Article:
Posted: 1/12/2019 at 8:20am. Column by Ed Jordan.
What is the driving force of your life? Who or what gets the priority when you are establishing your plans for the year, month, week, or day?
Some would say that there are no real priorities in life; that life is so fluid we cannot afford to have established priorities. In management, it is often the most “urgent” need that becomes the priority, instead of the most important or strategic need.
In family life it is often the children who get priority, yet each child thinks that the other kids get more priority than they do. Some might say that their priority is peace and calm, so they choose to do whatever it takes to please others. A few might admit that their priority is retaliation and payback for perceived wrongs they have suffered.
Personally, my goal is to follow what I feel is God’s order of priority in my life: relationships and decisions. Admittedly, it isn’t easy, nor do I always achieve that goal. At one point, Jesus was asked what is the greatest command—what is the priority command that should be implemented first before all else. Do you know what Jesus answered? We find his answer in Matthew 22:37–39 (NLT):
Jesus replied, “You must love the Lord your God with all your heart, all your soul, and all your mind. This is the first and greatest commandment. A second is equally important: Love your neighbor as yourself.”
The order is God first, others second, and myself in relationship with loving others.
There are other passages of scripture which give instruction for loving our family, our spouse, children, and then others around us. But if we just look at these two most important commandments, we find that our first priority relationship should be our relationship with God.
Why? Because God is our Designer, Creator, Savior, Protector, Counselor, Example, and Guide.
That relationship helps us clarify all other relationships, and it gives us the wisdom and skill to be effective in our other relationships.
We need God more than any of us know, and yet most of us don’t give him the time of day. We resent being told how to live our lives, even if it will lead to a less stressful, more meaningful life. We bristle at the thought of giving God even one hour a week to attend church.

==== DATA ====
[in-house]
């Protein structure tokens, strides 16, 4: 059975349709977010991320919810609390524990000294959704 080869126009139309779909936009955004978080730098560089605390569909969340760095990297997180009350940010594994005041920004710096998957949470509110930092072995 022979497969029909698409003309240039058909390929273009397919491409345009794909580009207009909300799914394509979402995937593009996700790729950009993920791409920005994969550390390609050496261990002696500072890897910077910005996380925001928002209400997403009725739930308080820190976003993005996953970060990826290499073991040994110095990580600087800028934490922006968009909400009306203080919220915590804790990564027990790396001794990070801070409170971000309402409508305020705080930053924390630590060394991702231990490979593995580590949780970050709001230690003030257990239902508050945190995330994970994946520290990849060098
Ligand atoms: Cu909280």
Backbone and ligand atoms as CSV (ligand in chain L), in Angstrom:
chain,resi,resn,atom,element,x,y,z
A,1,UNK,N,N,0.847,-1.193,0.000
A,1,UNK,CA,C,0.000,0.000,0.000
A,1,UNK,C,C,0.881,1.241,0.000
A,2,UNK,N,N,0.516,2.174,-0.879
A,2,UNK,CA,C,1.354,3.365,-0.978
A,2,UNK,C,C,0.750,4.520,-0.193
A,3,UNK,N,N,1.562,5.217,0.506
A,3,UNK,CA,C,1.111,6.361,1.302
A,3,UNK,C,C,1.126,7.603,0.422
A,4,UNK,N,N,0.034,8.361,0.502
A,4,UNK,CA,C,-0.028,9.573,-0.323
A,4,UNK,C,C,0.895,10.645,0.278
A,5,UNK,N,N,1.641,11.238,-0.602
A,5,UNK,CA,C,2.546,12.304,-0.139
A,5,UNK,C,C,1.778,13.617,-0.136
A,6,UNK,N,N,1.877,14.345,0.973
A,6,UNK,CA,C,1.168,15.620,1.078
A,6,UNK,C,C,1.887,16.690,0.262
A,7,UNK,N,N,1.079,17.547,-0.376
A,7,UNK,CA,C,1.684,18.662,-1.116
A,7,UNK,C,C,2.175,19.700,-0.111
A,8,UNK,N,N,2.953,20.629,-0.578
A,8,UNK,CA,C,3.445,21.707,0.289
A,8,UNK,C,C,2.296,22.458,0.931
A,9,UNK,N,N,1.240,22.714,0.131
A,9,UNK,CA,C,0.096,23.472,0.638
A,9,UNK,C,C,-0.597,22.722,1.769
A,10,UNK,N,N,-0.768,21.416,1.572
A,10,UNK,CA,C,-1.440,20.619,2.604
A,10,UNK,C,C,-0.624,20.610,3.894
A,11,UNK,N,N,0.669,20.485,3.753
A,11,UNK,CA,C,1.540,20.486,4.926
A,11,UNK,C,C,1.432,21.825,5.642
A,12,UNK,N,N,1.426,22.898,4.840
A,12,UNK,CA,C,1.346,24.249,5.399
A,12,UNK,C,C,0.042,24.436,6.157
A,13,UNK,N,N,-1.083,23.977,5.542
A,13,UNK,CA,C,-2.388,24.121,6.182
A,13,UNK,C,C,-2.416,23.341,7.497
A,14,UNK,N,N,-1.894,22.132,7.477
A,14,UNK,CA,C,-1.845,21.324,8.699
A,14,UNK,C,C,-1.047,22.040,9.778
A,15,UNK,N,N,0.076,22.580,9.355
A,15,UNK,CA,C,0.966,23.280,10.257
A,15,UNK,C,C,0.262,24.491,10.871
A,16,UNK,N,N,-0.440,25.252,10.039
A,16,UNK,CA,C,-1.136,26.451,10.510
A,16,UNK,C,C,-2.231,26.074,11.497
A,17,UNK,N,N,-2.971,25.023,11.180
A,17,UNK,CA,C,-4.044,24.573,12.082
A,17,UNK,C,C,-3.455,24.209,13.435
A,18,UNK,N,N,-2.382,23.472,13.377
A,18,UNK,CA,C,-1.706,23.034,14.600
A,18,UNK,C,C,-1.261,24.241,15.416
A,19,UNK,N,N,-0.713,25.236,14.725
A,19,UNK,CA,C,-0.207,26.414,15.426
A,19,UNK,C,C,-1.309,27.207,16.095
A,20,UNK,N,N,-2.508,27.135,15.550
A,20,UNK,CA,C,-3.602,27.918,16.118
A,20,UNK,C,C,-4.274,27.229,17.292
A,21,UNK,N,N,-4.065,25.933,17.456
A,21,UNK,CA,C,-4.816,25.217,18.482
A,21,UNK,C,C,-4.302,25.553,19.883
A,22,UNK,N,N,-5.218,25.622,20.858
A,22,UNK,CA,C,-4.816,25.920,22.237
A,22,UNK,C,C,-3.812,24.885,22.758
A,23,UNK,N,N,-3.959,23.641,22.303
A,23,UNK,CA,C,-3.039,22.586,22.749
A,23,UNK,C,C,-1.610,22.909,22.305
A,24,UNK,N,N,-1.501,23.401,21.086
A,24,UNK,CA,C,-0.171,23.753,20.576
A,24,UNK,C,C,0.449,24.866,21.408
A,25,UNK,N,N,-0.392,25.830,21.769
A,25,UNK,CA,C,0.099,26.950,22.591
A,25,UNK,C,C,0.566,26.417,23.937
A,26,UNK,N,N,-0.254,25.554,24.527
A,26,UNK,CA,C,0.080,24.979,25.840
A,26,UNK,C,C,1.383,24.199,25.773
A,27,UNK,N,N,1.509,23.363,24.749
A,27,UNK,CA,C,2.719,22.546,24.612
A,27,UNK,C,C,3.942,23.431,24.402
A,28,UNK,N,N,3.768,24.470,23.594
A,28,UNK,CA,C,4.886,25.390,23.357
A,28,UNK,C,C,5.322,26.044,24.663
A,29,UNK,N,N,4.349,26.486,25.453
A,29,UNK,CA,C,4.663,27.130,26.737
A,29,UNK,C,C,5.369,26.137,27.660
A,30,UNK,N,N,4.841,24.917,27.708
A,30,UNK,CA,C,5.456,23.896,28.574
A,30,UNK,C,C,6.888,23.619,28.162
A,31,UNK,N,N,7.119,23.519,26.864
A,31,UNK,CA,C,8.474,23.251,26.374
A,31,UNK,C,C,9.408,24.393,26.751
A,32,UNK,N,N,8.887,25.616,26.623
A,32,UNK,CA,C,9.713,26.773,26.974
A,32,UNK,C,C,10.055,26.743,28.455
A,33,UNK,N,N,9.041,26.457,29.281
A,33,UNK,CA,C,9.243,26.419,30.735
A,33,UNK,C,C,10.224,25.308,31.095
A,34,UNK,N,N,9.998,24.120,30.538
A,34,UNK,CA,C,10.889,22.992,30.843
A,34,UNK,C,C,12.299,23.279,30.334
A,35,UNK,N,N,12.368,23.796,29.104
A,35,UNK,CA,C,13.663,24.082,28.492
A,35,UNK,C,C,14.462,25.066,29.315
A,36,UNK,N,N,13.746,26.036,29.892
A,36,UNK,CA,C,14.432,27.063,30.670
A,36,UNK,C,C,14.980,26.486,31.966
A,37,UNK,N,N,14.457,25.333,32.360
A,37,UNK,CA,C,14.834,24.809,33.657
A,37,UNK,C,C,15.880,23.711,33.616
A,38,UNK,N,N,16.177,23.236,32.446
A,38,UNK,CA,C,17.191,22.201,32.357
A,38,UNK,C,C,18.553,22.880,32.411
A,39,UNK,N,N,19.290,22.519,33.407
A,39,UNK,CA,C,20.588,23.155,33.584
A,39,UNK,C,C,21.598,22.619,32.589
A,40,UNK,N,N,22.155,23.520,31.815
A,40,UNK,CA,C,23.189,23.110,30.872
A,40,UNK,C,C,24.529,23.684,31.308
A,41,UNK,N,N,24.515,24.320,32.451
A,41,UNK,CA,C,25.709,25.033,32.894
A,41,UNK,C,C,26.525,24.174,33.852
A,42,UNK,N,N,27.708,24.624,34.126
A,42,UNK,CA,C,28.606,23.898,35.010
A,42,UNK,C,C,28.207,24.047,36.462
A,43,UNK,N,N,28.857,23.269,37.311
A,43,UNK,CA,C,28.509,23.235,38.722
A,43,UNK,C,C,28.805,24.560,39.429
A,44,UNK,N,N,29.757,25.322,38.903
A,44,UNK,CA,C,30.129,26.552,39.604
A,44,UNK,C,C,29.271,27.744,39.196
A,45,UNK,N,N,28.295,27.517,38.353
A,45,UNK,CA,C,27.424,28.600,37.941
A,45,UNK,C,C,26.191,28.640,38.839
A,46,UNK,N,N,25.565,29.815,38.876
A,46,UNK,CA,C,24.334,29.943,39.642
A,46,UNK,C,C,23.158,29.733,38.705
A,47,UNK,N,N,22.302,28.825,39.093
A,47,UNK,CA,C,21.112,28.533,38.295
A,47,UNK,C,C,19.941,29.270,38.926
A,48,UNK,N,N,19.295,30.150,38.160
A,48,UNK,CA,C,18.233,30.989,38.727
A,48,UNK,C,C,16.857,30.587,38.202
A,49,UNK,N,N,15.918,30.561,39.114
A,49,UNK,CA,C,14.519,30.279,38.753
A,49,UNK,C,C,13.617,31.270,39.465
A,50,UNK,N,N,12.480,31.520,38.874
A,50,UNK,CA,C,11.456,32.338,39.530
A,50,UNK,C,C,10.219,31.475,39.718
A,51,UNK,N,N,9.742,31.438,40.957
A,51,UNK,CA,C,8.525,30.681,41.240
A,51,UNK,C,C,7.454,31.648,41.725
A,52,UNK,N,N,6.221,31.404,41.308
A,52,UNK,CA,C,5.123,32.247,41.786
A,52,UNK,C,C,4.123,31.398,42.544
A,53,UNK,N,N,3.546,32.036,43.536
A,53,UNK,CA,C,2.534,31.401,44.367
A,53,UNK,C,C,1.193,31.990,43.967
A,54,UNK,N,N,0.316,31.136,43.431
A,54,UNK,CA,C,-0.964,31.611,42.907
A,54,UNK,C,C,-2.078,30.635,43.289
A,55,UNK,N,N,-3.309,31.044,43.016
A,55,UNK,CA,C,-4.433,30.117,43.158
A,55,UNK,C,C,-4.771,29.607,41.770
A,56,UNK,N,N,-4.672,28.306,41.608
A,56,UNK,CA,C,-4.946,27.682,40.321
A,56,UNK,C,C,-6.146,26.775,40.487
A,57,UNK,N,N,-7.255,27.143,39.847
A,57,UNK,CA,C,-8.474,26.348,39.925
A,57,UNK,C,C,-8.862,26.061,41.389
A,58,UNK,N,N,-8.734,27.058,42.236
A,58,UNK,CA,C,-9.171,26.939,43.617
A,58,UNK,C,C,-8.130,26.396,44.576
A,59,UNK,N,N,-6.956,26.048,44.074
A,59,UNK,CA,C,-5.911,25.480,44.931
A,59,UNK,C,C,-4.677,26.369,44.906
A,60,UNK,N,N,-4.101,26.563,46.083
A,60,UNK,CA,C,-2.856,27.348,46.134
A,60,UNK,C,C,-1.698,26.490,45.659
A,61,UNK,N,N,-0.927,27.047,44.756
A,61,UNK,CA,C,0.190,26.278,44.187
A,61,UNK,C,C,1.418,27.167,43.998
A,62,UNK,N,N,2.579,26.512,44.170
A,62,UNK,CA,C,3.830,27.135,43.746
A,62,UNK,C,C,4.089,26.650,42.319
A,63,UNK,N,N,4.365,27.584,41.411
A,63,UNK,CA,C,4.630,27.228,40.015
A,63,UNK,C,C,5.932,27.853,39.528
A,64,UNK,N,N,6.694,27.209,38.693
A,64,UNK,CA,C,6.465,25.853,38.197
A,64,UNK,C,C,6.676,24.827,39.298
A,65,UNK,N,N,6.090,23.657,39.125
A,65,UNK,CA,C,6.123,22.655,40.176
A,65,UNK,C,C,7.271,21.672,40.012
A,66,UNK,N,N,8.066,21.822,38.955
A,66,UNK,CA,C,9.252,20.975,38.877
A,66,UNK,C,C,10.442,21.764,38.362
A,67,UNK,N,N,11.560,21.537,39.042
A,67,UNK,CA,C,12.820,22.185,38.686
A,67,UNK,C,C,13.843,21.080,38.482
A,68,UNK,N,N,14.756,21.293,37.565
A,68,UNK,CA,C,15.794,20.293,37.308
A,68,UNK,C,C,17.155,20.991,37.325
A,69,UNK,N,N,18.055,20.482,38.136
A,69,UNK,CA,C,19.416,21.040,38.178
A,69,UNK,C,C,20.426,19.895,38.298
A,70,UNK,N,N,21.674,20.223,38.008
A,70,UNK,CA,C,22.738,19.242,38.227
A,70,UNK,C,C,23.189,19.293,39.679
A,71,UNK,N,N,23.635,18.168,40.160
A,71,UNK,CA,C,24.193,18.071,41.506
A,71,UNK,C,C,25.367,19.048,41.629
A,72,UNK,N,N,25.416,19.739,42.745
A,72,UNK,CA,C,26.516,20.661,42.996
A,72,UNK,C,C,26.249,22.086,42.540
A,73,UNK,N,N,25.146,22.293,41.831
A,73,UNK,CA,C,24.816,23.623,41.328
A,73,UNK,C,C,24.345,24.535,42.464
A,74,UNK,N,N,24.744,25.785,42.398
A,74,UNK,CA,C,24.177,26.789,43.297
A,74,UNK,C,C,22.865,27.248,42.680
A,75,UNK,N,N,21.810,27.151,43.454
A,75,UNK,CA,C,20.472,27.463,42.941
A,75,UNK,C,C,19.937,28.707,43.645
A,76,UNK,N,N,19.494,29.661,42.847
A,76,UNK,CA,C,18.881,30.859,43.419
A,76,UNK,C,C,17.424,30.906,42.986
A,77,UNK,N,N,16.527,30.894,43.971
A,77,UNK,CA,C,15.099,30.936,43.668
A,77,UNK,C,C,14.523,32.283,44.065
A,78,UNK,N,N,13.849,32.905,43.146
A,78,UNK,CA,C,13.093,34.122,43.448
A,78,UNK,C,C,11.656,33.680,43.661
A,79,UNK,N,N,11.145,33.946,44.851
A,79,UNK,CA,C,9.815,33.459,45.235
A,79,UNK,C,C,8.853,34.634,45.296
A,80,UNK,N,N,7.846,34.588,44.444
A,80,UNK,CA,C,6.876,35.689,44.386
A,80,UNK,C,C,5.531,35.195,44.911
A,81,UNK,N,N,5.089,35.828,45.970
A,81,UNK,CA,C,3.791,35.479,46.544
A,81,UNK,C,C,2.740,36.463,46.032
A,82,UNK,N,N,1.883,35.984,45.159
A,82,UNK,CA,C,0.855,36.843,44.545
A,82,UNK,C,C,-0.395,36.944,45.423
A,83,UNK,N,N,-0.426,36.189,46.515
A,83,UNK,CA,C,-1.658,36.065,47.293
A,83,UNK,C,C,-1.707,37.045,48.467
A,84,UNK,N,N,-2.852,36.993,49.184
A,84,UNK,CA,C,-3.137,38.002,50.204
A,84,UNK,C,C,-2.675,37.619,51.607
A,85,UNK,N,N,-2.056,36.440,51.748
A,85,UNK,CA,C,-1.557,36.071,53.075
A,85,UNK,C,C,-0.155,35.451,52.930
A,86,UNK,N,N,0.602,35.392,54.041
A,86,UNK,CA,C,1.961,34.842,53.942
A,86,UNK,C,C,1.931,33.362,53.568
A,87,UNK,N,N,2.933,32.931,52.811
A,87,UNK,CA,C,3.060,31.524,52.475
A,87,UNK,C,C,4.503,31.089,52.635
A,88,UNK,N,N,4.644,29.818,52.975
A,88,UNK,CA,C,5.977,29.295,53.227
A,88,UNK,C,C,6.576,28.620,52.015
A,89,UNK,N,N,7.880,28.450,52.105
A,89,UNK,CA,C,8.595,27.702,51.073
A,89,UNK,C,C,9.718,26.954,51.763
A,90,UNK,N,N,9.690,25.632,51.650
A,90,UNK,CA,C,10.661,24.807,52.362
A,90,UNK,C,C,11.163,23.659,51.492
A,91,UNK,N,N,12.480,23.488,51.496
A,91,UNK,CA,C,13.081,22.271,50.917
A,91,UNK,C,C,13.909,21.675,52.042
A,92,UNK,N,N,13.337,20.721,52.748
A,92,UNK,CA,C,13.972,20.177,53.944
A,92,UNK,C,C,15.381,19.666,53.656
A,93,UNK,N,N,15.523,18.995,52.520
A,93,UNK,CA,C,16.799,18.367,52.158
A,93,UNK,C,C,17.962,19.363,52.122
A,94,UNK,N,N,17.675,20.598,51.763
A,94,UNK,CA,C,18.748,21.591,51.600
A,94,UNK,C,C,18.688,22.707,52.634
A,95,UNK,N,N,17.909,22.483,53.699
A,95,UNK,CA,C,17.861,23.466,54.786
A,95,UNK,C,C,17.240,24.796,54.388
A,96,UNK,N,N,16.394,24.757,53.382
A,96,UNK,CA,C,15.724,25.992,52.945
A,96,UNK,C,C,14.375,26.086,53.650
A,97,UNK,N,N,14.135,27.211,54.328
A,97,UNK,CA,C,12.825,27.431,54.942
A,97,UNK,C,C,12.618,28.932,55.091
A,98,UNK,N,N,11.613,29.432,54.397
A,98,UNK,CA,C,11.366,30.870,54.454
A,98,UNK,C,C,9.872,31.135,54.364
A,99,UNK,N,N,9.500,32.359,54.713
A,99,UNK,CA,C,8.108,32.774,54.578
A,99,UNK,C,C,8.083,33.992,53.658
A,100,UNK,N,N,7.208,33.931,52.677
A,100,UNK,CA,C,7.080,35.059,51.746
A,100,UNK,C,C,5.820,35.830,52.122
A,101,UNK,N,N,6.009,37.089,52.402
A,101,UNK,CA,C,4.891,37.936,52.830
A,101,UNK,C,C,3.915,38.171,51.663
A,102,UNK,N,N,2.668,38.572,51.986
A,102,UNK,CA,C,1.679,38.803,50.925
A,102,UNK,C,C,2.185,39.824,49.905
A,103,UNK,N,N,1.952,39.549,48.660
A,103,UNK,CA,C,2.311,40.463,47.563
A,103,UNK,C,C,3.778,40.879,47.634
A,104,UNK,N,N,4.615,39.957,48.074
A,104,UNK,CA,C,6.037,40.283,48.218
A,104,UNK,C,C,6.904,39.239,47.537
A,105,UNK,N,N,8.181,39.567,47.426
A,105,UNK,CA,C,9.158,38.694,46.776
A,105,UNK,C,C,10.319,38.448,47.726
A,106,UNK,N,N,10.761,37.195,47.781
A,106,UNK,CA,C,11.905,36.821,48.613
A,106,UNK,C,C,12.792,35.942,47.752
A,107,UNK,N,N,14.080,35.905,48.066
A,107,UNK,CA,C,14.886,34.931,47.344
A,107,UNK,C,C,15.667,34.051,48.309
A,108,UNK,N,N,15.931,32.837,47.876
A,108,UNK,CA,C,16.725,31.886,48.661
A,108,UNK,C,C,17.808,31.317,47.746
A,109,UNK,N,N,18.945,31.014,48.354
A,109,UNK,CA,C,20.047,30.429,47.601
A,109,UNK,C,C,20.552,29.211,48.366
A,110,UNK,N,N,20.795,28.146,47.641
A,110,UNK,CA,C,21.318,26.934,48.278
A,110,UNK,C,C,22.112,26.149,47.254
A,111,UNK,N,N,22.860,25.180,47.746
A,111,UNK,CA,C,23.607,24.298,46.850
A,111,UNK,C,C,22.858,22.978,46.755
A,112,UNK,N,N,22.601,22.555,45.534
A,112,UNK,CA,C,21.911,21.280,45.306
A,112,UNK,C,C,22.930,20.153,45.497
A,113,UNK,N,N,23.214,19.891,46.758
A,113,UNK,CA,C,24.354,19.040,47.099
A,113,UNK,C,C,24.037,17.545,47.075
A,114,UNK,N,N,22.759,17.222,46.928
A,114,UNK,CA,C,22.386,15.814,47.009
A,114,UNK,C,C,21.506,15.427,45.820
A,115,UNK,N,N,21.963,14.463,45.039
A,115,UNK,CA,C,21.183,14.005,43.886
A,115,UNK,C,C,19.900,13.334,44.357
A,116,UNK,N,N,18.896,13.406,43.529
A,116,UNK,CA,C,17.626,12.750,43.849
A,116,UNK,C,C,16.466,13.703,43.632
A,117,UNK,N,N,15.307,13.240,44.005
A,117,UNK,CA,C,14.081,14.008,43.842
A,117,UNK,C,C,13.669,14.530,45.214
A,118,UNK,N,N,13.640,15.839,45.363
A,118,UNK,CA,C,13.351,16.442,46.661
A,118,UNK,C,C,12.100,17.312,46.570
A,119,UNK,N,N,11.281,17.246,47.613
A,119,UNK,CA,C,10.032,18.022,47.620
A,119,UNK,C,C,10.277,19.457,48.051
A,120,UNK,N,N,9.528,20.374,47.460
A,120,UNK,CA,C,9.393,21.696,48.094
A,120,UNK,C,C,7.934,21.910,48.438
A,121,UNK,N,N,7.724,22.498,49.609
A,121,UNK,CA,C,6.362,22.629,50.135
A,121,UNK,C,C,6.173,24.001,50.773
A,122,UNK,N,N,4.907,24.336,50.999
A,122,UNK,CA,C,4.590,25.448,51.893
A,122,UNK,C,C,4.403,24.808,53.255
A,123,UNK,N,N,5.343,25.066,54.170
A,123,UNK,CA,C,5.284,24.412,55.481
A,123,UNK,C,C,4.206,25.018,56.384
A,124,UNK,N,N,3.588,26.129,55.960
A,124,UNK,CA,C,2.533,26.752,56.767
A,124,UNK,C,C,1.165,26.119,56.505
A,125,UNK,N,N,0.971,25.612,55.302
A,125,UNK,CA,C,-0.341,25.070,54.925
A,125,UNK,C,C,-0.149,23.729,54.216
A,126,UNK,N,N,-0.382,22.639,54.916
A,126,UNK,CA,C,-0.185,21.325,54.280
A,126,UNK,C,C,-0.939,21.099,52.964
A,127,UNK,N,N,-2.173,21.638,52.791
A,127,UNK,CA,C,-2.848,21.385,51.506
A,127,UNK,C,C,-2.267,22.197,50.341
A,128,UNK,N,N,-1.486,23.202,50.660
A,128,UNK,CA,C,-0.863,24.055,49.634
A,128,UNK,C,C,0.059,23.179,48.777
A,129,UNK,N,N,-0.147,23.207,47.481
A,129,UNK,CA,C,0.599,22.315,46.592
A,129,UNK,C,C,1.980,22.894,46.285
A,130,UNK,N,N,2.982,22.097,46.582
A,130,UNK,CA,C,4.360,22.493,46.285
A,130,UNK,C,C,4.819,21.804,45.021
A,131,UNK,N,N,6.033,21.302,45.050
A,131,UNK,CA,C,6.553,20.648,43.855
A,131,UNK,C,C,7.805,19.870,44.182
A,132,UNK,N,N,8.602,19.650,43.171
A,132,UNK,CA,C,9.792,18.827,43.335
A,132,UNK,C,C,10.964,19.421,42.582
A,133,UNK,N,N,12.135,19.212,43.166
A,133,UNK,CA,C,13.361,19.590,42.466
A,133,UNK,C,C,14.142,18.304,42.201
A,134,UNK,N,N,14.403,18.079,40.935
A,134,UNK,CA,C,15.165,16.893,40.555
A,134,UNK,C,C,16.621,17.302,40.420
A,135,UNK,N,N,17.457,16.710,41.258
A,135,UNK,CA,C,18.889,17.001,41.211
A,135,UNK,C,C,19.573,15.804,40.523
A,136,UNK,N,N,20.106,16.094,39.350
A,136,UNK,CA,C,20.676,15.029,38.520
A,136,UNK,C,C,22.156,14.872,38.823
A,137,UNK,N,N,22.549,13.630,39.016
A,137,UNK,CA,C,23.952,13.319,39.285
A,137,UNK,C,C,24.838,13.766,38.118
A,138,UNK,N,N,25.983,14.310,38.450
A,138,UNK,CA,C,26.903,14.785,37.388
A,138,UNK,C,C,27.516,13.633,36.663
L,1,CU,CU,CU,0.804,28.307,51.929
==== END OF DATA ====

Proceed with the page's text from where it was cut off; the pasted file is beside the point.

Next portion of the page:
I understand. When I am swamped with all the problems of life—which in my occupation include not just my problems, but the problems of dozens of other people as well—an hour is a precious thing. I mean, we only have 168 hours a week, and apparently to set one hour aside to spend with God is just too much of a sacrifice to make.
Okay, I am being a bit satirical, but satire only stings if it is true. So let’s look at it a different way. If you have a spouse and are trying to convince them how very much you love them, would an hour a week be very convincing? Or would spending an hour or two a week with your children show them how much you care?
If all the people who said they love God would show up every week in church to worship him, their lives would change, and the change would be for the better in their life, as well as in their family and community.
Talk is cheap; commitment is obvious when present, but it also becomes red-flashing lights when absent. I know today’s column is a little “in your face.” But sometimes we need someone to care for us enough to be honest with us and to lovingly tell us that we need to get honest with God.
Do you realize that each of us will one day stand accountable before God? We each will be asked to give an accounting for our lives, and relationship (or lack thereof) with God. Read 2 Corinthians 5:10.
If standing before Christ for an accounting were to happen to you today, would your life show evidence that you love God and that God is the first priority in your life?
So the question is, who are we living to please? God? Our friends? Ourselves?
There is a great quote about whom we live to please: “A God pleaser will do more for the well-being of humanity than a people pleaser.” While most of us desire to please others when possible, for me the one opinion that will matter when I stand before God to give an account for my life is God’s opinion.
How about you?